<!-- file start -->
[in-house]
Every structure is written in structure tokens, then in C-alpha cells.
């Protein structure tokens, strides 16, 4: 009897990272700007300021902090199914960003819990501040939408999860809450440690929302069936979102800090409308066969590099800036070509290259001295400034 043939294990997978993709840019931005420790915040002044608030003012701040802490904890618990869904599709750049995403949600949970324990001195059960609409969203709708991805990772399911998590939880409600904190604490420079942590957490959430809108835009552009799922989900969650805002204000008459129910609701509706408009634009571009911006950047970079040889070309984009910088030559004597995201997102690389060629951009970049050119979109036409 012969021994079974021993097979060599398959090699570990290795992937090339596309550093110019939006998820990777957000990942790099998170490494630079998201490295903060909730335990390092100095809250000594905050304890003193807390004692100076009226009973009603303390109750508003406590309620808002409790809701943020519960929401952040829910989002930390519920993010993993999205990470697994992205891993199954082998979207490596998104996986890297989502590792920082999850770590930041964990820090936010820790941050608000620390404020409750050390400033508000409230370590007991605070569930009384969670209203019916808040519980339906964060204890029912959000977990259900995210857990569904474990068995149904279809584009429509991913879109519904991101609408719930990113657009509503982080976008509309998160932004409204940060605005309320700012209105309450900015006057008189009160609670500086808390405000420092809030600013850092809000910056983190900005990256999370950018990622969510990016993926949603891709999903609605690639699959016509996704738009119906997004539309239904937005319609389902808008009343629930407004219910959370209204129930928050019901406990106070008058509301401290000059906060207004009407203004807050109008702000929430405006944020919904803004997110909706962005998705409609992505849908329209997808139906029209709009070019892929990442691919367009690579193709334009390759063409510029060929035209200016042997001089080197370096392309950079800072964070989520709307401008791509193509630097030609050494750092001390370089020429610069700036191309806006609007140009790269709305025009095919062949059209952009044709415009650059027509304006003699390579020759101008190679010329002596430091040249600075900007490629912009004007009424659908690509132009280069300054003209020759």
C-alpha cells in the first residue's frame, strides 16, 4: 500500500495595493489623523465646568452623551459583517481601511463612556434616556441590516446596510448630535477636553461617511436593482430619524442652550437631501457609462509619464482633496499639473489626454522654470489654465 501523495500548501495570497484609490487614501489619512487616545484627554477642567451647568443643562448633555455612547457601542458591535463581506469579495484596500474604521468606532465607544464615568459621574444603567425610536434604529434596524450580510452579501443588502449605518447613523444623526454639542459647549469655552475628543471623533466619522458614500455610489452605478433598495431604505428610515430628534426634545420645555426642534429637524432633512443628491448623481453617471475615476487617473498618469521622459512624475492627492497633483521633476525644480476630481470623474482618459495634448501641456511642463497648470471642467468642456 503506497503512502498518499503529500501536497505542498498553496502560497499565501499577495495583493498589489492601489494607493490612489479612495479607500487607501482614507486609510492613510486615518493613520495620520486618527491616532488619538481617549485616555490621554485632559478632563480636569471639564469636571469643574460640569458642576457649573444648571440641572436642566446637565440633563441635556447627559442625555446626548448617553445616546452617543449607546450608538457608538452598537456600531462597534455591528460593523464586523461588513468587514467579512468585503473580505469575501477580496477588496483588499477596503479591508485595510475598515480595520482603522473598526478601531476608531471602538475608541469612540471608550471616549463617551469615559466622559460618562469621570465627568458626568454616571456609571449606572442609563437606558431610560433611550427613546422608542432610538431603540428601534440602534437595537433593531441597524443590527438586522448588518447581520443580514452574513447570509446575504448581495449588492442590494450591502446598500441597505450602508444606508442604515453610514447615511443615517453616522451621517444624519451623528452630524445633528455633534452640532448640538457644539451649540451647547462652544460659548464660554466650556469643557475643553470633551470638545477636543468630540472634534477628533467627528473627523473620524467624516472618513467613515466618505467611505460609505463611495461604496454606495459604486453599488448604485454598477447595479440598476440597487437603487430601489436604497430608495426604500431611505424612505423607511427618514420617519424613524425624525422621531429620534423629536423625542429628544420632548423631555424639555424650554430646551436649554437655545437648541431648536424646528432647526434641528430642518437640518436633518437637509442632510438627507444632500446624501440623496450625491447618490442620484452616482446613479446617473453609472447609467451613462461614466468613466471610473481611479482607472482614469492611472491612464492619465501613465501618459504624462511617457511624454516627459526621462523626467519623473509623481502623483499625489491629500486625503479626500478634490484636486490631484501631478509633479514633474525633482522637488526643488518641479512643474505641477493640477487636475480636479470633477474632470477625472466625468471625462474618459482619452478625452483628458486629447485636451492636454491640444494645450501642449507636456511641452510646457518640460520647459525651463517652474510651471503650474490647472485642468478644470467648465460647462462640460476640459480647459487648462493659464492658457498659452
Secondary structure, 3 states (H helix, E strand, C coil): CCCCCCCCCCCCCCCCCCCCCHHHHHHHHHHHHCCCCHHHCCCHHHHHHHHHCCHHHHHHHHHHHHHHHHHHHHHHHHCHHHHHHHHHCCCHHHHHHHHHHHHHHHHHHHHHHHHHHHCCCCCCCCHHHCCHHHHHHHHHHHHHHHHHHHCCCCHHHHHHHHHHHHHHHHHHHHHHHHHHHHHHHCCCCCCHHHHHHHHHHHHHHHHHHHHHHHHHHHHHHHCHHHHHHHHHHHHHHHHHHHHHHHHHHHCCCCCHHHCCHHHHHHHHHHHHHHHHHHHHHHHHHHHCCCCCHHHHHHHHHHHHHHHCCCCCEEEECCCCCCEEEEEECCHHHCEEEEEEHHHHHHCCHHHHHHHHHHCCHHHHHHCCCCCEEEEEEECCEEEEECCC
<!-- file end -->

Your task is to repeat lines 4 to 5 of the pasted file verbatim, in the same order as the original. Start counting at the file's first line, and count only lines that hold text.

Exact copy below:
C-alpha cells in the first residue's frame, strides 16, 4: 500500500495595493489623523465646568452623551459583517481601511463612556434616556441590516446596510448630535477636553461617511436593482430619524442652550437631501457609462509619464482633496499639473489626454522654470489654465 501523495500548501495570497484609490487614501489619512487616545484627554477642567451647568443643562448633555455612547457601542458591535463581506469579495484596500474604521468606532465607544464615568459621574444603567425610536434604529434596524450580510452579501443588502449605518447613523444623526454639542459647549469655552475628543471623533466619522458614500455610489452605478433598495431604505428610515430628534426634545420645555426642534429637524432633512443628491448623481453617471475615476487617473498618469521622459512624475492627492497633483521633476525644480476630481470623474482618459495634448501641456511642463497648470471642467468642456 503506497503512502498518499503529500501536497505542498498553496502560497499565501499577495495583493498589489492601489494607493490612489479612495479607500487607501482614507486609510492613510486615518493613520495620520486618527491616532488619538481617549485616555490621554485632559478632563480636569471639564469636571469643574460640569458642576457649573444648571440641572436642566446637565440633563441635556447627559442625555446626548448617553445616546452617543449607546450608538457608538452598537456600531462597534455591528460593523464586523461588513468587514467579512468585503473580505469575501477580496477588496483588499477596503479591508485595510475598515480595520482603522473598526478601531476608531471602538475608541469612540471608550471616549463617551469615559466622559460618562469621570465627568458626568454616571456609571449606572442609563437606558431610560433611550427613546422608542432610538431603540428601534440602534437595537433593531441597524443590527438586522448588518447581520443580514452574513447570509446575504448581495449588492442590494450591502446598500441597505450602508444606508442604515453610514447615511443615517453616522451621517444624519451623528452630524445633528455633534452640532448640538457644539451649540451647547462652544460659548464660554466650556469643557475643553470633551470638545477636543468630540472634534477628533467627528473627523473620524467624516472618513467613515466618505467611505460609505463611495461604496454606495459604486453599488448604485454598477447595479440598476440597487437603487430601489436604497430608495426604500431611505424612505423607511427618514420617519424613524425624525422621531429620534423629536423625542429628544420632548423631555424639555424650554430646551436649554437655545437648541431648536424646528432647526434641528430642518437640518436633518437637509442632510438627507444632500446624501440623496450625491447618490442620484452616482446613479446617473453609472447609467451613462461614466468613466471610473481611479482607472482614469492611472491612464492619465501613465501618459504624462511617457511624454516627459526621462523626467519623473509623481502623483499625489491629500486625503479626500478634490484636486490631484501631478509633479514633474525633482522637488526643488518641479512643474505641477493640477487636475480636479470633477474632470477625472466625468471625462474618459482619452478625452483628458486629447485636451492636454491640444494645450501642449507636456511641452510646457518640460520647459525651463517652474510651471503650474490647472485642468478644470467648465460647462462640460476640459480647459487648462493659464492658457498659452
Secondary structure, 3 states (H helix, E strand, C coil): CCCCCCCCCCCCCCCCCCCCCHHHHHHHHHHHHCCCCHHHCCCHHHHHHHHHCCHHHHHHHHHHHHHHHHHHHHHHHHCHHHHHHHHHCCCHHHHHHHHHHHHHHHHHHHHHHHHHHHCCCCCCCCHHHCCHHHHHHHHHHHHHHHHHHHCCCCHHHHHHHHHHHHHHHHHHHHHHHHHHHHHHHCCCCCCHHHHHHHHHHHHHHHHHHHHHHHHHHHHHHHCHHHHHHHHHHHHHHHHHHHHHHHHHHHCCCCCHHHCCHHHHHHHHHHHHHHHHHHHHHHHHHHHCCCCCHHHHHHHHHHHHHHHCCCCCEEEECCCCCCEEEEEECCHHHCEEEEEEHHHHHHCCHHHHHHHHHHCCHHHHHHCCCCCEEEEEEECCEEEEECCC